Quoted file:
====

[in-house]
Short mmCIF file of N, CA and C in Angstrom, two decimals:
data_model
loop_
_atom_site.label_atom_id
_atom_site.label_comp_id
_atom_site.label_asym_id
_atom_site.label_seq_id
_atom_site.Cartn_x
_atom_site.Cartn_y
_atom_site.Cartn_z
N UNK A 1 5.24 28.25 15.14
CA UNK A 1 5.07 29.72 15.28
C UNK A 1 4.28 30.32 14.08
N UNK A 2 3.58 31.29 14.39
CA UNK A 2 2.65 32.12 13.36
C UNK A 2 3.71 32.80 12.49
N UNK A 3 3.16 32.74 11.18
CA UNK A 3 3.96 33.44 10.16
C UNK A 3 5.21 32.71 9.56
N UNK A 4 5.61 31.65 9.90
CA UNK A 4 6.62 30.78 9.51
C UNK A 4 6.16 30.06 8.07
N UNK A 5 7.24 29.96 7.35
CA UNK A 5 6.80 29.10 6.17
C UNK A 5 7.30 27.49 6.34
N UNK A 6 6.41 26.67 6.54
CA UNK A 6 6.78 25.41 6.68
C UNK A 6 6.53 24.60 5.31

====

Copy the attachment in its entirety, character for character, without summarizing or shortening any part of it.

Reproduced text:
[in-house]
Short mmCIF file of N, CA and C in Angstrom, two decimals:
data_model
loop_
_atom_site.label_atom_id
_atom_site.label_comp_id
_atom_site.label_asym_id
_atom_site.label_seq_id
_atom_site.Cartn_x
_atom_site.Cartn_y
_atom_site.Cartn_z
N UNK A 1 5.24 28.25 15.14
CA UNK A 1 5.07 29.72 15.28
C UNK A 1 4.28 30.32 14.08
N UNK A 2 3.58 31.29 14.39
CA UNK A 2 2.65 32.12 13.36
C UNK A 2 3.71 32.80 12.49
N UNK A 3 3.16 32.74 11.18
CA UNK A 3 3.96 33.44 10.16
C UNK A 3 5.21 32.71 9.56
N UNK A 4 5.61 31.65 9.90
CA UNK A 4 6.62 30.78 9.51
C UNK A 4 6.16 30.06 8.07
N UNK A 5 7.24 29.96 7.35
CA UNK A 5 6.80 29.10 6.17
C UNK A 5 7.30 27.49 6.34
N UNK A 6 6.41 26.67 6.54
CA UNK A 6 6.78 25.41 6.68
C UNK A 6 6.53 24.60 5.31